The lateral compartment of the leg is made up of the fibularis brevis and fibularis longus muscles. In old anatomy textbooks, the muscles are referred to as the peroneal brevis and peroneal longus. Both muscles function by everting and plantar flexing the foot, turning the sole outwards. The muscles also play a role in affixing the medial margins of the foot during fast walking or jogging and prevent excessive inversion. They also aid in supporting the transverse and lateral arches of the foot. The superficial fibular nerve, also known as the peroneal nerve, innervates the fibularis muscle. This nerve has root values of L4 to S1.
The key function of the fibularis longus and fibularis brevis is eversion and plantar flexion of the foot. These two muscles also support the transverse and lateral arches of the foot.
The first hint of a limb is a swelling found on the ventrolateral surface of the 21-day embryo. After the fourth week, a true limb appears which is only a few millimeters. The lower limb bud can be found adjacent to the lumbar and sacral somites. When the embryo is about 5 to 7 mm, the limb bud lengthens and develops a distinct morphology. This morphology reveals a rounded dorsal surface and a flat ventral surface. At about four weeks, three general areas of the lower limb develop, namely the thigh, leg, and foot. An outgrowth of the limb continues for the next several weeks. By week 6 or 7 skeletogenesis or mesenchymal condensation is observable. The development of the foot plate follows, and correct orientation occurs concerning the tibia and fibula. Rotation continues into the seventh week, and one may start to see the digital rays and notching. By the 10th week, the foot can be seen in dorsiflexion at the ankle, and the first metatarsal is obvious. By week 12, the foot pronates, and equinus is no longer present. At the same time, there is tissue differentiation taking place in three stages: mesenchymal, cartilaginous, and osseous. The somites give rise to the myogenic mesodermal cells.
The genes that control the topography and temporal sequence of the lower limb have been identified. They are known as the HOX genes.
The lateral compartments receive their blood supply from the fibular and posterior tibial arteries.
The superficial fibular nerve is the chief supplier for the lateral compartment of the leg.
The fibularis longus is the more superficial and longer of the two muscles. It has its origin from the lateral and superior surface of the head of the fibula and the lateral tibial condyle. At the distal end, the muscle fibers descend to the foot and pass just posterior to the lateral malleolus. The muscle fibers then cross under the foot. After this, the tendon attaches to the base of the metatarsal on the cuneiform bone on the medial side.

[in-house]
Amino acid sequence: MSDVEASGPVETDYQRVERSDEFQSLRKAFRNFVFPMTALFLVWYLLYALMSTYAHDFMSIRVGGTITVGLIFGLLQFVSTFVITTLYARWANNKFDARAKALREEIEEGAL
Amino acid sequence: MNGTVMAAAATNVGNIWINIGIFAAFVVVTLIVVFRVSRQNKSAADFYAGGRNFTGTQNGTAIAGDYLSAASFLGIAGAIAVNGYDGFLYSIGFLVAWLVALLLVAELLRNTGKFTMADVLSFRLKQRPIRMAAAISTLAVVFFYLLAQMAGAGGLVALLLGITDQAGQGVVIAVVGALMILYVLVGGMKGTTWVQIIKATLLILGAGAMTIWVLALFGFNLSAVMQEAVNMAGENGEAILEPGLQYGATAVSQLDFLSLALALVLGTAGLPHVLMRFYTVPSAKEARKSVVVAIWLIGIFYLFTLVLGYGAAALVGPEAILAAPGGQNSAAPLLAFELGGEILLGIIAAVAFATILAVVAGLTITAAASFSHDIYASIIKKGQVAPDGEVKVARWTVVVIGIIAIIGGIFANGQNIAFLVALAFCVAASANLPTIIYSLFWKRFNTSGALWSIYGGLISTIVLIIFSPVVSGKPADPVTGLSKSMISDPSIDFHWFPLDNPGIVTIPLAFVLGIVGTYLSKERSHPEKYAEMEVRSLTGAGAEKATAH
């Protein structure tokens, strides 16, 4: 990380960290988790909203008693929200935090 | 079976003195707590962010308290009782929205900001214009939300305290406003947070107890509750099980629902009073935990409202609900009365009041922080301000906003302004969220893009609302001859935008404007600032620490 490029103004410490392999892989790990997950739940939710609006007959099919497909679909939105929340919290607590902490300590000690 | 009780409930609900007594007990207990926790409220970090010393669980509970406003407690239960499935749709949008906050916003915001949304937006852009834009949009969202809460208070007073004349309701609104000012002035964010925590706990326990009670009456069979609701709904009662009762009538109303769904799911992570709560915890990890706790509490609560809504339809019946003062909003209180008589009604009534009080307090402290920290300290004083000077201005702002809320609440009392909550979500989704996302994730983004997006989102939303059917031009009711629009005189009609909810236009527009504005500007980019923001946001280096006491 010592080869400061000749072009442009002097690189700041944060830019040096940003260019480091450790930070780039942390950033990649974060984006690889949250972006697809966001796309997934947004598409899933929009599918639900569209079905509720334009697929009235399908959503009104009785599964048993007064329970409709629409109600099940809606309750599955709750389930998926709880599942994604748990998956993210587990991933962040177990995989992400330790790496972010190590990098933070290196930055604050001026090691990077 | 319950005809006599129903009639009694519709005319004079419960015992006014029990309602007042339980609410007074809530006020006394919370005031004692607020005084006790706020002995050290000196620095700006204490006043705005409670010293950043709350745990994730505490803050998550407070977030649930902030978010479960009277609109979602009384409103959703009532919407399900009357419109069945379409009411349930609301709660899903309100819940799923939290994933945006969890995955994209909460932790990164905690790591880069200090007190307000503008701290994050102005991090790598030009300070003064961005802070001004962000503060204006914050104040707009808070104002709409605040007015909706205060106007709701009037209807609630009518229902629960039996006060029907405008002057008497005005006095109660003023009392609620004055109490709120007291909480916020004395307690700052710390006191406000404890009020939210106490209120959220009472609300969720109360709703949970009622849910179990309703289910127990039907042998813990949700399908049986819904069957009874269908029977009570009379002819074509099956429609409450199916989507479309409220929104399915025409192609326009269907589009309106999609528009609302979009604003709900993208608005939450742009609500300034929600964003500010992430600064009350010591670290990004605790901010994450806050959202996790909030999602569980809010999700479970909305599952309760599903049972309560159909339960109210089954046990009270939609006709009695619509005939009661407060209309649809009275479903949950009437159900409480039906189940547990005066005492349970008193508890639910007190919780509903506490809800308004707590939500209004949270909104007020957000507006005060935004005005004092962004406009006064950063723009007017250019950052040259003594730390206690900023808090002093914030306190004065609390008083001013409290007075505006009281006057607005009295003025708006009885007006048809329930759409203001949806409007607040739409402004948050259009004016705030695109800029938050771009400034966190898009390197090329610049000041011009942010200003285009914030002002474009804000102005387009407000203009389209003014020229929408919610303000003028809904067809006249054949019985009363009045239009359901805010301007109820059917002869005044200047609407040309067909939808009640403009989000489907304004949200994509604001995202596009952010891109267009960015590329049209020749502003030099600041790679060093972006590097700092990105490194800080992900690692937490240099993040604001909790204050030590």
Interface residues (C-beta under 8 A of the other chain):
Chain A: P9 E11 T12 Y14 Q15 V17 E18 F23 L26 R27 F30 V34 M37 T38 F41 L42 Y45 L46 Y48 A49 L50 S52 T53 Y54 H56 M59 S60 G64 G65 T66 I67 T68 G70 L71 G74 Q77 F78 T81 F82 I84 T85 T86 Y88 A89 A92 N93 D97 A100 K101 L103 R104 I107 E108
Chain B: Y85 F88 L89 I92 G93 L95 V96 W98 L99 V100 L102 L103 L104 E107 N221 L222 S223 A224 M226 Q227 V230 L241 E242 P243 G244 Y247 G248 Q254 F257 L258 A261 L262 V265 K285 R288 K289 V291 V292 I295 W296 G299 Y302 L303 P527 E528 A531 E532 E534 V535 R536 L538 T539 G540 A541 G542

The fibularis brevis is located deeper to the fibularis longus and is slightly shorter. The muscle originates from the lateral and inferior surface of the fibular shaft. The short muscle forms a tendon which descends into the foot just posterior to the lateral malleolus. It then passes over the cuboid and calcaneus. The short tendon of the fibularis brevis attaches to the tubercle on the fifth metatarsal. Like the fibularis longus, the brevis plays a role in the eversion of the foot. The superficial fibular nerve also innervates it.
The lateral compartment of the leg is also susceptible to developing acute or chronic compartment syndrome. When the pressure inside the lateral compartment increases, the tissue perfusion can be compromised resulting in muscle necrosis. The following conditions may cause lateral compartment syndrome:
Recognizing compartment syndrome is essential. If left untreated it can lead to ischemia and necrosis of the neurovascular structures and muscle. The upper limit for necrosis is 6 to 7 hours of ischemia. The patient will usually present with swelling of the leg, pain while walking or running, extreme pain to palpation, and abnormal sensations such as tingling or paresthesia.
The physical exam may reveal pain on palpation, tense compartment or even muscle herniation. The arterial pulses may be intact, but the neurological exam will show the weakness of eversion or plantar flexion. Definitive diagnosis requires measurement of compartmental pressures, but this technique is not always available. If the resting compartment pressure is greater than 20 millimeters of mercury, the diagnosis is confirmed. In many cases, the diagnosis is based on history and clinical exam. Several other imaging and invasive tests can be performed. However, since time is of the essence, one should not wait for a thallium scan or an MRI to be done later.
During surgery, the common fibular (peroneal) nerve is often difficult to visualize. Thus, surgeons often use the fibularis longus muscle as an anatomical landmark and follow it up to its attachment. Just before the fibularis longus muscle attaches to the fibular head, there is a small thin gap between the head and neck of the muscle. The common fibular nerve penetrates this gap and then divides into the superficial and deep branches. Injury to the common fibular nerve can result in foot drop.
Rarely, when there is an inversion injury to the ankle, lateral compartment syndrome can occur. The torn muscles can lead to bleeding within the tissues leading to elevated compartmental pressure. The diagnosis should be considered following an inversion injury of the ankle, especially if there is any tightness of the lateral compartment. Neurovascular compression is a late finding. Immediate fasciotomy can be limb-saving.
Complications of fasciotomy include:
Athletes should be warned that recurrence of acute compartment syndrome is possible. Recurrence rates between 5% and 15% have been reported. Recurrence may also result from an incomplete fascial release, excessive scarring, or inadequate rehabilitation. A second-time fasciotomy should always be open and more extensive than the first one.